More than a third of fast-growing small to midsize businesses secured bank loans in the second quarter, despite a spike in interest rates, according to a survey of 410 product and service companies.
The percentage of businesses that borrowed is virtually unchanged from the first quarter figure, when interest rates were much lower.
The survey, conducted by Coopers & Lybrand, targeted fastgrowth companies with annual sales of $1 million to $50 million.
The findings confirm anecdotal evidence from bankers that higher interest rates do not seem to be deterring businesses from borrowing.
Indeed, in the face of a series of credit-tightening moves by the Federal Reserve this year, consumer and industrial loans have been growing at a steady pace.
Since February, the Fed has lifted its target rate for federal funds from 3% to 4.75%, while commercial banks have lifted the prime rate from 6% to 7.75% The most recent increase in fed funds and the prime came in August, when both rates moved up half a point.
Business borrowers surveyed by Coopers & Lybrand paid a composite rate of 8.36% in the second quarter, w'hich represents a 1.11% spread over the then-prevailing prime rate of 7.25%.
While the rising prime drove borrowing costs up appreciably in the second quarter, the survey findings confirm what bankers themselves have acknowledged that spread charged over the prime has been shrinking.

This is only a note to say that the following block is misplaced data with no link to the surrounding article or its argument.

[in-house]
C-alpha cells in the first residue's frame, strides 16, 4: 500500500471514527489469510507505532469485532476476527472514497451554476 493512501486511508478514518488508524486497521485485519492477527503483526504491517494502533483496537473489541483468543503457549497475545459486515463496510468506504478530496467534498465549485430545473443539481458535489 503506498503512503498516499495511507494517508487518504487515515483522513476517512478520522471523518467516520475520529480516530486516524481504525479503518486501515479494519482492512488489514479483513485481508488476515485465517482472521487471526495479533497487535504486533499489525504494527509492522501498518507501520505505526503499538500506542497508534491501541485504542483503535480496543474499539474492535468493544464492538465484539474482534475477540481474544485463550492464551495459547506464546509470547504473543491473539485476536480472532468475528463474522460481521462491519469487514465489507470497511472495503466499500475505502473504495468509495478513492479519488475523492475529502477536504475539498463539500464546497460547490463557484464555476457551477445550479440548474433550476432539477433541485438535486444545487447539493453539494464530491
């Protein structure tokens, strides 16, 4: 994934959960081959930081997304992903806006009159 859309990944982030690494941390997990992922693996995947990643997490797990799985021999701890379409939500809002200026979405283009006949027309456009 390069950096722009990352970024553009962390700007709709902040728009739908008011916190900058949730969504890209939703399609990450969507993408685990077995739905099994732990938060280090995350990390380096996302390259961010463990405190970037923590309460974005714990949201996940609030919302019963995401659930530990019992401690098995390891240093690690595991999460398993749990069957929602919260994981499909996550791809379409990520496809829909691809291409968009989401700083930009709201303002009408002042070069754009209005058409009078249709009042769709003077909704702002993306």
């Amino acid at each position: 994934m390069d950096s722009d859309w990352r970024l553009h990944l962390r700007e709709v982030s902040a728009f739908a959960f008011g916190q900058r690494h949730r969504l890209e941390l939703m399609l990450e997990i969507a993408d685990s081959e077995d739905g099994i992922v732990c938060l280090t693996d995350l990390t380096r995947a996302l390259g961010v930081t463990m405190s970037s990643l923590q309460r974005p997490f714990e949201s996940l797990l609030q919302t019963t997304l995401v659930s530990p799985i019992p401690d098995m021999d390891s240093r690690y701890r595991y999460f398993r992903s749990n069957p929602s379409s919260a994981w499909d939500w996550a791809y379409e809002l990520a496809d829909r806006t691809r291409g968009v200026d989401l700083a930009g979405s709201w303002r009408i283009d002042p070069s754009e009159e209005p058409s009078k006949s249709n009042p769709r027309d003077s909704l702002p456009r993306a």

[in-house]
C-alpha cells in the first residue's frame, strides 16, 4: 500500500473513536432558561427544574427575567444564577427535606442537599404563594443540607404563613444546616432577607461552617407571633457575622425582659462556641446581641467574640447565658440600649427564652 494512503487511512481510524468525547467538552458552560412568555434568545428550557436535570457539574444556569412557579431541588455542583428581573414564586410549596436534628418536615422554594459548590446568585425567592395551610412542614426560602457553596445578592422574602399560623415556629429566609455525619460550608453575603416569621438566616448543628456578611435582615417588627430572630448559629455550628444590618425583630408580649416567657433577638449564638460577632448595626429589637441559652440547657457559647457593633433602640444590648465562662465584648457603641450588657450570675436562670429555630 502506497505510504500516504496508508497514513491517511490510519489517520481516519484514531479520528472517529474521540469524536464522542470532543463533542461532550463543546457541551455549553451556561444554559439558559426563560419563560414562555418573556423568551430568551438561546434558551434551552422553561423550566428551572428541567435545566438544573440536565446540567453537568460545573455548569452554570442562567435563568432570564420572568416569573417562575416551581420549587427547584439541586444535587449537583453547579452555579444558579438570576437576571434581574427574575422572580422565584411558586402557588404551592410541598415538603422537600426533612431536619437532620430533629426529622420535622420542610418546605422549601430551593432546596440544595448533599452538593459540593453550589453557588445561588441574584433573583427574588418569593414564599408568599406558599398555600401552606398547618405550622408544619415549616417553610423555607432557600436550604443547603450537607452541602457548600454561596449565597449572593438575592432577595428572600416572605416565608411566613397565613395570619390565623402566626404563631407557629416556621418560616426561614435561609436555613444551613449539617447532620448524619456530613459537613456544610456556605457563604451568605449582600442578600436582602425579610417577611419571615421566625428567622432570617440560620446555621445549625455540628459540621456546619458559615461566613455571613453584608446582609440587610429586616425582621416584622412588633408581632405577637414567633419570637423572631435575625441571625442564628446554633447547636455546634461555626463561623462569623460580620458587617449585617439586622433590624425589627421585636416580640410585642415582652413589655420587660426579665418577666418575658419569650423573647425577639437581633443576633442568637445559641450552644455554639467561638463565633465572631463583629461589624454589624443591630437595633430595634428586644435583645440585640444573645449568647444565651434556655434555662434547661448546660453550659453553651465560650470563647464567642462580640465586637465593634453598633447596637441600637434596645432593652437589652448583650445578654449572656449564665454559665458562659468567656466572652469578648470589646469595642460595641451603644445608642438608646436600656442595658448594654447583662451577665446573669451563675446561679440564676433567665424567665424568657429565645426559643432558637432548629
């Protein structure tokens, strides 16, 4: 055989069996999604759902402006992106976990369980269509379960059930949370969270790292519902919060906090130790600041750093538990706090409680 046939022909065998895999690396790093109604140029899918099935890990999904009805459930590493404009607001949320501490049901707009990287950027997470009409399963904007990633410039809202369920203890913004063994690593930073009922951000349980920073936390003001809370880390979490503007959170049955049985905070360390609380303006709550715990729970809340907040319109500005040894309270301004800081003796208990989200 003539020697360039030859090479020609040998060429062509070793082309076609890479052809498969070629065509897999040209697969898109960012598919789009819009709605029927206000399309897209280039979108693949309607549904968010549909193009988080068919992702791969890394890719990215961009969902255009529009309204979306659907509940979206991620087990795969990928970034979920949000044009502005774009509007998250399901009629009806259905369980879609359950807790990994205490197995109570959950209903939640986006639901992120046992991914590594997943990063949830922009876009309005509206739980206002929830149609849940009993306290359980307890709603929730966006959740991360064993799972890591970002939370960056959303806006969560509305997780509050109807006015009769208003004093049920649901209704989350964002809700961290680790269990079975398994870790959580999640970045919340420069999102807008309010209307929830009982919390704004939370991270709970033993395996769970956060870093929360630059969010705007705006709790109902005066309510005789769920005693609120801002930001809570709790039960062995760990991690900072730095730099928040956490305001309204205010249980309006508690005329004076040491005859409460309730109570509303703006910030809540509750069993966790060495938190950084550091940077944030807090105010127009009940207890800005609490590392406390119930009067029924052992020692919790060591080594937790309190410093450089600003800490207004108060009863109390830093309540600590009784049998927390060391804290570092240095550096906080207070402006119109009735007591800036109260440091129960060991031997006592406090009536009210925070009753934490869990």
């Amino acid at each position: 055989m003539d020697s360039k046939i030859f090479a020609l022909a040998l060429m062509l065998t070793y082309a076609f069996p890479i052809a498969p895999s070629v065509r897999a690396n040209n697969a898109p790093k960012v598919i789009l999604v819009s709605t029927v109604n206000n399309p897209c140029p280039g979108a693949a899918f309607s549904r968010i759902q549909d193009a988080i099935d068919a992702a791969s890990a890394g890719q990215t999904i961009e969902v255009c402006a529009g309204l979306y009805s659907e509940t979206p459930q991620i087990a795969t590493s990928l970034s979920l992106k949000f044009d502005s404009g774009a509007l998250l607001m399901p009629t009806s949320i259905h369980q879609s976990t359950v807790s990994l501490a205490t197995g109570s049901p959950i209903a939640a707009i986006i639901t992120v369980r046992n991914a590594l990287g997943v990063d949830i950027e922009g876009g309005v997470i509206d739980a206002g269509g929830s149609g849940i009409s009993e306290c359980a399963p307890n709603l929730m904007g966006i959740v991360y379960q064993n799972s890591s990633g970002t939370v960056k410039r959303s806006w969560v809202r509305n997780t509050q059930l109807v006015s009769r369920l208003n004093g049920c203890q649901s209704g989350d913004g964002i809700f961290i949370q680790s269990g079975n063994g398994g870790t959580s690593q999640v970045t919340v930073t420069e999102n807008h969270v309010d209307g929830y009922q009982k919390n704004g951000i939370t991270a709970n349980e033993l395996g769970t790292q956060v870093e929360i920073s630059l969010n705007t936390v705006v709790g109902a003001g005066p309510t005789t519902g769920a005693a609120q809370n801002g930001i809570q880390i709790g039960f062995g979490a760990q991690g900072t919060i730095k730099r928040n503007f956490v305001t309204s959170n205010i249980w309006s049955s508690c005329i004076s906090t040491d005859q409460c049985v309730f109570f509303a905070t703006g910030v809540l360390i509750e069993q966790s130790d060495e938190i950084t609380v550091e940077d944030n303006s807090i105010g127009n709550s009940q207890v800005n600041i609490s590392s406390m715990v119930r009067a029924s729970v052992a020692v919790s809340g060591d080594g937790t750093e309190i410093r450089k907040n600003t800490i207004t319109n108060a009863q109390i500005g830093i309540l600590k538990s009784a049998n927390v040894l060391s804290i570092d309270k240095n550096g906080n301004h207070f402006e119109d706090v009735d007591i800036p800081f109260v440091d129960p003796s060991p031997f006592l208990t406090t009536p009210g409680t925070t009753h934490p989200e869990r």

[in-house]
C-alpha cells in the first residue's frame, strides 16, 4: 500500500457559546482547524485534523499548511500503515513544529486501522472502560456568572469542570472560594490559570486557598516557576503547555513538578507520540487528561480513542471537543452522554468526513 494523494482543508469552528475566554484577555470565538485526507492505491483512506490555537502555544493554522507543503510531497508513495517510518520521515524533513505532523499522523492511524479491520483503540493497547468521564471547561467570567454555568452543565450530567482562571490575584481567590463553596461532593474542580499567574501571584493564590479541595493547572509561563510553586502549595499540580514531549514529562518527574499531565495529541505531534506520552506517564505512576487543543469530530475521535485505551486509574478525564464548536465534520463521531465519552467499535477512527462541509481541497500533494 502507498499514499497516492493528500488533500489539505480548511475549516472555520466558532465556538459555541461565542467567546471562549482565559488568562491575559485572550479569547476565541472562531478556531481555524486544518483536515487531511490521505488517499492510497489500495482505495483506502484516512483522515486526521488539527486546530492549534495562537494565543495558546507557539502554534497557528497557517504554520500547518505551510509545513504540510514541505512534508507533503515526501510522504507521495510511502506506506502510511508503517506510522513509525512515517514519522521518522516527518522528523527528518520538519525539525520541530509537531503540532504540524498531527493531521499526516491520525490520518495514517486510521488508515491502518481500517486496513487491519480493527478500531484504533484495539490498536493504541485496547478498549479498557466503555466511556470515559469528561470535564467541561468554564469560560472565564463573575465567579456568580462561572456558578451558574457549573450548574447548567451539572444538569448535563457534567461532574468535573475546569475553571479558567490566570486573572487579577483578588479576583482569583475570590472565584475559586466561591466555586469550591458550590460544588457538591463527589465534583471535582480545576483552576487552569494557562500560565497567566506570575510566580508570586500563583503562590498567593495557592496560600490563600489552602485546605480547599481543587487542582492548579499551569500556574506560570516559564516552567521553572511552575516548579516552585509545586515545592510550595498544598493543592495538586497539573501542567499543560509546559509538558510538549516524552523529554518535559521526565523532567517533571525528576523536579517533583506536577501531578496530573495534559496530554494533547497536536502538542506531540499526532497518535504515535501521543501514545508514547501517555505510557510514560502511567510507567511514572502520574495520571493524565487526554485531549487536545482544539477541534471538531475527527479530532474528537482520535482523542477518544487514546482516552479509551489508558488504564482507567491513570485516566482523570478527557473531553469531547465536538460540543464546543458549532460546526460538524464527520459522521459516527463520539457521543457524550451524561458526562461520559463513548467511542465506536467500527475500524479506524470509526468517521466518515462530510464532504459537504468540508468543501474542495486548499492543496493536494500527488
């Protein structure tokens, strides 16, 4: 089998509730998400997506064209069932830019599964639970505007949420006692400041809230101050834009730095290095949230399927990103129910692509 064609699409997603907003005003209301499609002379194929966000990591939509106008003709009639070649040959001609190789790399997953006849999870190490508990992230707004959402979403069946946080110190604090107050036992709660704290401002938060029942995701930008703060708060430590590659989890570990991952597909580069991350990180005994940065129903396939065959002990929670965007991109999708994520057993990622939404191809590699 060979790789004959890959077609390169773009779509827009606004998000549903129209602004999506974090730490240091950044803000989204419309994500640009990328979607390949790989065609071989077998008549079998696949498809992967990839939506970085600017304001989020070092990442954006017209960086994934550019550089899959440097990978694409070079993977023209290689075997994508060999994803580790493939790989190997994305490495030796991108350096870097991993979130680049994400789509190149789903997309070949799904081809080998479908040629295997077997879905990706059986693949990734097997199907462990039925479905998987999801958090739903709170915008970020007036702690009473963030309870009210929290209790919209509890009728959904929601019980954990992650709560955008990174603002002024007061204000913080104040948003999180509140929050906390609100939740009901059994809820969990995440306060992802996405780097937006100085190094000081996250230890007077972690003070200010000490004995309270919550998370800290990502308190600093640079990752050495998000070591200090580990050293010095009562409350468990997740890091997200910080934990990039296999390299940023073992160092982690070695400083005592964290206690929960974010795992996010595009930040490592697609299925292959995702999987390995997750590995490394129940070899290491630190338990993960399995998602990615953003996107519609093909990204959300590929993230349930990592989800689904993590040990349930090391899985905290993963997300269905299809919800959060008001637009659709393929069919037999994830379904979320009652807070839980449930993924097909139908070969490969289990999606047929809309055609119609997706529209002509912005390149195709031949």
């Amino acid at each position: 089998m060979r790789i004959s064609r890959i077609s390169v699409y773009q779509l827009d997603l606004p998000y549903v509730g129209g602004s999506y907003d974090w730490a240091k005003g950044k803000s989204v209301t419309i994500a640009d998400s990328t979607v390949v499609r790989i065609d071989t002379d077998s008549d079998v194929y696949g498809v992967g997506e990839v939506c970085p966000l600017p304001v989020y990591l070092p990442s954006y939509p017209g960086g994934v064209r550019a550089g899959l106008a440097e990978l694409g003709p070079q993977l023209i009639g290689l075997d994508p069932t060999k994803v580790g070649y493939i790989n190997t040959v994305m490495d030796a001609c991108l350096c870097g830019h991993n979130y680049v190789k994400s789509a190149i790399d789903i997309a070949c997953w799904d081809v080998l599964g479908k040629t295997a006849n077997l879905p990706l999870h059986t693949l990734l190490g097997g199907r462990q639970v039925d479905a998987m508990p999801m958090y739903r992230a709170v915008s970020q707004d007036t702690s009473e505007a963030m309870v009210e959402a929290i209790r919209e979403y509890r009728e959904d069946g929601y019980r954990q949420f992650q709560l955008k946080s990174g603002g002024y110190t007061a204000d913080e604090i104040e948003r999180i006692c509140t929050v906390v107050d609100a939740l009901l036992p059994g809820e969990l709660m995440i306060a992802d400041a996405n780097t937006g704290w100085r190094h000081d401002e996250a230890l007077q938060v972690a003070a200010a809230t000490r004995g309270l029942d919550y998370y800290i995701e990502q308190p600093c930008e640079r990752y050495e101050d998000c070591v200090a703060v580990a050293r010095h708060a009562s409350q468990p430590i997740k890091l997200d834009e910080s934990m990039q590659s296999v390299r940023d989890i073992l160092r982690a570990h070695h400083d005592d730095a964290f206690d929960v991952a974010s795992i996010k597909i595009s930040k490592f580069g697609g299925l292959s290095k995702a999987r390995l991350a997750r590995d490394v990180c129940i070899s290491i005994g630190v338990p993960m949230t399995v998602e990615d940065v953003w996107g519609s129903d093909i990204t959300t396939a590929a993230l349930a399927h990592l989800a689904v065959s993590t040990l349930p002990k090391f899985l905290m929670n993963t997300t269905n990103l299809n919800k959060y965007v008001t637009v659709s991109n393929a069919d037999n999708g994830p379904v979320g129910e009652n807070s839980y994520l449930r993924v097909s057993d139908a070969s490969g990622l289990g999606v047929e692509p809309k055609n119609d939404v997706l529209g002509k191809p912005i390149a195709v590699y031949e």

Survey respondents paid a spread of 1.34% over the prime rate in the first quarter, or 0.23% more than in the second quarter.
"The continued high level of bank financing among these firms is an indication of their confidence in the overall economy and their particular business," said George Auxier, who directed the Coopers & Lybrand survey.
Product companies were the most active in securing bank loans in the second quarter, while service firms were less so.
According to the survey, 40% of products firms completed a bank loan, compared with just 26% of service companies.
Companies that completed bank financing in the second quarter plan to hire more employees over the next 12 months than those that did not secure new loans, according to the survey.